Originally published in Design + Sketch

Fonts are like clothes, no matter how much you want to buy this font, you will always find another even better font you just have to have!

Everyone has a thing for something. For some, it is makeup, others have a thing for video games, there are people who prefer shopping over everything.

For us, it is fonts.

It could be like a lipstick shade you keep buying over and over. Or the way half of your closet comprises of only one color because you always ‘reach out for it,’ and just ‘cannot help yourself.’

You might as well join Font-aholics Anonymous.

Fonts: SoloQuicheAtlasBannyRosieNievenChathingYoung

I’m a stickler for straight, thin-line, sans-serifs and I have a frightening number of similar-looking fonts. When I am in need of something different, maybe a brush type in script, retro, or something Art Deco, I find myself ending up buying fonts I am going to use or twice only. Bottom line: it gets expensive really fast.

Secondly, on a sober note, going against the licensing which comes with fonts (free fonts especially!!) may seem harmless but it can catch up with you really fast.

The first step to recovery is admitting the problem, accepting the fact that you have a problem.

Problem: We buy similar-looking fonts which are our type (pun unintended) and we buy fonts which look very attractive, are worth the price but we never end up using them enough. Lastly, we are scared of all the legal-licensing-tough-to-pronounce-big-words phenomena.

So, what’s the solution? How do you cut back on buying fonts like a kid in a candy store with a credit card (yeah, we need to update our references)?

Font Packs! There are many design resources available online and a number of them are generous enough to sell anywhere from 6 to endless number of fonts for a price of one (or two, at times) in one font pack. Sometimes, they are even free!

Here are five reasons why you should buy font packs over single fonts or downloading free fonts.

Free stuff comes with a price:

As mentioned above, licensing is the fine-print we skip going through. When it comes to free stuff, you will always find a catch. Free fonts have a single-use and/or personal-use license. That means they are limited to one user and that user cannot use them commercially. Imagine using this font in a logo for a client and the owner of that font sending a very angry letter to the client. The horror!

Free stuff is pretty much useless:

I just saw a couple of free font packs containing 7000 and 10,000 fonts for free. Let me cut to the chase: you are getting garbage. Imagine installing all these fonts in your computer, imagine spending hours wading through them, weeding out the useless ones, the incomplete ones, the ones without upper or lower cases, one without symbols… There are some high-quality free fonts, but come on! Who is going to sort them out?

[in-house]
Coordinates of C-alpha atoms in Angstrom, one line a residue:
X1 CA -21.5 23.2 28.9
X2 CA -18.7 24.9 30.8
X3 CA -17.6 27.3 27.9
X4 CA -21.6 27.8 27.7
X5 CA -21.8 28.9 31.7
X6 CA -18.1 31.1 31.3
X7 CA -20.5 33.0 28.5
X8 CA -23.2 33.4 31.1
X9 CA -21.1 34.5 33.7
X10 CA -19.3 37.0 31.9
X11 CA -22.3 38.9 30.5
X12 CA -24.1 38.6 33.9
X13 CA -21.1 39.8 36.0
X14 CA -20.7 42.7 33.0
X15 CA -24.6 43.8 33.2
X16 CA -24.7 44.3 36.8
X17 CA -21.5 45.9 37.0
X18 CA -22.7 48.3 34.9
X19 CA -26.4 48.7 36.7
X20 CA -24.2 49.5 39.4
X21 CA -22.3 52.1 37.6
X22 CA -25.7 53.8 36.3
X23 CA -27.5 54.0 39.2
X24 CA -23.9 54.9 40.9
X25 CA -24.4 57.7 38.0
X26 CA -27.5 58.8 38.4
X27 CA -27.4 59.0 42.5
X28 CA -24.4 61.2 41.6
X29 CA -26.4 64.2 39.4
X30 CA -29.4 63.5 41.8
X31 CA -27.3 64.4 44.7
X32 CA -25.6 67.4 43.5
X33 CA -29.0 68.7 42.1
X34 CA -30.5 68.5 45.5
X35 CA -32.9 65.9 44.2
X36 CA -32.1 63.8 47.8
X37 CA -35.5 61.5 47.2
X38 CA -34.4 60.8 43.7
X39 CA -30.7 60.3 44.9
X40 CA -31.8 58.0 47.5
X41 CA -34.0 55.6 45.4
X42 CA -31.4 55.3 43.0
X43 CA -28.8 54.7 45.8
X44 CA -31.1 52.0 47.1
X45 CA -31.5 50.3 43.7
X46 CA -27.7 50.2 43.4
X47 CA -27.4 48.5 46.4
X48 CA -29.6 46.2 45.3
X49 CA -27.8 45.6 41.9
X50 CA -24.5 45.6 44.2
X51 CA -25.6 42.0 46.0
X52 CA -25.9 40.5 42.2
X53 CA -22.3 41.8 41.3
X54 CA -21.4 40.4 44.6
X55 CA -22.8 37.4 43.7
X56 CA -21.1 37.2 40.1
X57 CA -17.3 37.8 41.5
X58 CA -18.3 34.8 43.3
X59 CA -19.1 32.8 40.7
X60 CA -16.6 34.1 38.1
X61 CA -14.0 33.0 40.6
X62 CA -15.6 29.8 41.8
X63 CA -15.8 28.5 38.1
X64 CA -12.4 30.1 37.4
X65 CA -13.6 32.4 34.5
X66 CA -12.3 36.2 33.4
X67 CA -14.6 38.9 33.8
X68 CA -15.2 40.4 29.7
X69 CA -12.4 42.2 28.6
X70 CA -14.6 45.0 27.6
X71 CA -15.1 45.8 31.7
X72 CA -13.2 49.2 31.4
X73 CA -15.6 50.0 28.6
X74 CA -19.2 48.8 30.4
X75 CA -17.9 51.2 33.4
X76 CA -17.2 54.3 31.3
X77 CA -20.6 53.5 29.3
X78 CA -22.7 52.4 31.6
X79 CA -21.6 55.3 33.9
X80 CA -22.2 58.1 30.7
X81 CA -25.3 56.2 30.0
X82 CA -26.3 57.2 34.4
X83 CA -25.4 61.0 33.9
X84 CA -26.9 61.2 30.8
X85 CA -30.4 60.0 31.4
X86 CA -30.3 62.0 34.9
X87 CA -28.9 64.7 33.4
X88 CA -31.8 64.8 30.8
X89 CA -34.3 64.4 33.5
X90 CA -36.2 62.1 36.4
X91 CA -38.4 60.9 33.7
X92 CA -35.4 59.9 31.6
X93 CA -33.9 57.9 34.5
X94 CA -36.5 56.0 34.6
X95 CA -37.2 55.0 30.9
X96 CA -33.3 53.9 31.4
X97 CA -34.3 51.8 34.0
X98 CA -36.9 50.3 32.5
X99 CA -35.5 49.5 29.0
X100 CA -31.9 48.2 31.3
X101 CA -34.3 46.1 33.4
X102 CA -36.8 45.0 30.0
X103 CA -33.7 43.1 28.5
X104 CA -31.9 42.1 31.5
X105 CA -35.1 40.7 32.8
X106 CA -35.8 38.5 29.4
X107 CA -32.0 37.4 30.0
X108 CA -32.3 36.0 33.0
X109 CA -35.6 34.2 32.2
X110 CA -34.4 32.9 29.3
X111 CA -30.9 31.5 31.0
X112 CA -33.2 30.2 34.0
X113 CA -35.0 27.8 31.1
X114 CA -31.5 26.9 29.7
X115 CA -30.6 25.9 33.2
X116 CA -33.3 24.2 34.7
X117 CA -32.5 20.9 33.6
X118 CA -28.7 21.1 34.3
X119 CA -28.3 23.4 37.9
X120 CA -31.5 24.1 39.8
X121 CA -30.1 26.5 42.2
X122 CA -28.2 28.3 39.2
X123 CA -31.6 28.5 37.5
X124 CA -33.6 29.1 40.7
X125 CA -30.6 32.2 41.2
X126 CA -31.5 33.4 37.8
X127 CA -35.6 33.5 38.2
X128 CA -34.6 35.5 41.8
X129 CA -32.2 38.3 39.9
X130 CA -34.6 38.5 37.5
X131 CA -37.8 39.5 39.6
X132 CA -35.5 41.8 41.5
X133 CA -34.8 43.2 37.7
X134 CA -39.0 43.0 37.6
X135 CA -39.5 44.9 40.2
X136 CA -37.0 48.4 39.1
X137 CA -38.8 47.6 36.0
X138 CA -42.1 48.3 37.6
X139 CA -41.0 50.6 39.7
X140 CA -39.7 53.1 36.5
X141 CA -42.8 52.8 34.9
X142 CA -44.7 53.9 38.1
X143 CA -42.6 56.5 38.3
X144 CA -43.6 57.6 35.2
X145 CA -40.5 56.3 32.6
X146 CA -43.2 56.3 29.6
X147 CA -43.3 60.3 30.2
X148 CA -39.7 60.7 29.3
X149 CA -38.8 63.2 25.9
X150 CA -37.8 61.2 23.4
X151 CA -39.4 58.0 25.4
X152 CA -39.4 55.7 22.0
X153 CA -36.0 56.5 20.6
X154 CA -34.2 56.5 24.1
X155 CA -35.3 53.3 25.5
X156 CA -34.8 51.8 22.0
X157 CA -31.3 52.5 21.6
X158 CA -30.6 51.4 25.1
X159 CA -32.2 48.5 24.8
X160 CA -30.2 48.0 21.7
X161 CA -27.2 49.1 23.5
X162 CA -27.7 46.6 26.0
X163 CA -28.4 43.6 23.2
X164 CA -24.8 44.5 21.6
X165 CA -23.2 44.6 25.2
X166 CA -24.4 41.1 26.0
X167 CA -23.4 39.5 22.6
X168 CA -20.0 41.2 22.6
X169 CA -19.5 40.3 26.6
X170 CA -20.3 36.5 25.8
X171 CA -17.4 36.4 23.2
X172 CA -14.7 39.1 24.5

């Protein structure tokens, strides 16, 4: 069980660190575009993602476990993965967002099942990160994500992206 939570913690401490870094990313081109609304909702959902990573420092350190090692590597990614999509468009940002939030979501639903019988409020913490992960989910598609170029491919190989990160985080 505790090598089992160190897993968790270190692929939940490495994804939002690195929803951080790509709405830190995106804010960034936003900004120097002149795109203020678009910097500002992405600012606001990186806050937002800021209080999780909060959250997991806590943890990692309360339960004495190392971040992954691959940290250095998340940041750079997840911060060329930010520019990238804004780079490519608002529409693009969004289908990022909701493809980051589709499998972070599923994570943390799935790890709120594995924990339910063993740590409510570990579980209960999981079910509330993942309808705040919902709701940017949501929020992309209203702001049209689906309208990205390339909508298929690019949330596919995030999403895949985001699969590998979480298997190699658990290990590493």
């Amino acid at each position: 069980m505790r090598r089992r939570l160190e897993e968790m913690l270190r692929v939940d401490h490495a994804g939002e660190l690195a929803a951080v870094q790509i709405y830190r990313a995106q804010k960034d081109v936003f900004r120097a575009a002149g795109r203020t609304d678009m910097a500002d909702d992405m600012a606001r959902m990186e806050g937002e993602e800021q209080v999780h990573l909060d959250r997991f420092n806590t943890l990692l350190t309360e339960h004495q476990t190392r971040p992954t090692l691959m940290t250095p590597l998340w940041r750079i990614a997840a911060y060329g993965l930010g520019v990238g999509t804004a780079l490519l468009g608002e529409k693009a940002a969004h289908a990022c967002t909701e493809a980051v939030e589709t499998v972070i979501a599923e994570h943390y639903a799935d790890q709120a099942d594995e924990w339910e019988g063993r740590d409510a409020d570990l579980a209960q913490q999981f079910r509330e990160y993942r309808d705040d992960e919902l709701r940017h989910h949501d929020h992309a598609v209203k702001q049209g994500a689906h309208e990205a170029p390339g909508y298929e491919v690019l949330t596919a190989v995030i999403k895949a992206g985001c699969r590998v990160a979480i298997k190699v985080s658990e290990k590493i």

High quality, premium fonts are sometimes offered for free for a limited time by the designers. But again, with a limited license.

No clutter. Complete license:

So, you buy a font pack containing 16 fonts for $9. These fonts are carefully curated, All of the fonts are available in different weights, have flourishes, outlines, bonuses, are multilingual, aaand come with a complete license. If you are buying them from a good resource website, you may also get full tech support. How many wins are these?

Font packs are thematic and cohesive:

This is important for bloggers, influencers, brands with a set theme and style. A lifestyle blogger who designs all the graphics for her blog, social media, maybe her Etsy shop in a specific style, she would always go for fonts that go with her theme. I have written more about thematic font packs, font combinations and what goes with what over here.

Each font pack has a specific style and contains fonts that work in combinations. Buying one font can be very cost-effective in this case.

Font packs come with font families:

If you are a designer (or a font hoarder), you must be aware of that crushing feeling when you see the entire font family in the previews but when you download it (for free), there is only one, the standard version available. You never get the complete font family for free. Some families contain as many as 52 fonts (I’m looking at you, Quiche) and all of those 52 versions are worth every penny.

Sometimes you need a font in a slightly heavier weight, at times you need this exact same font to be slightly thin or to have ornaments or outlines (humans are never satisfied) and the wishes keep piling up.

Do you know who fulfill these wishes? Font families. Do you know where you get those huge font families with a complete license and an affordable price tag? Font packs.

I rest my case.


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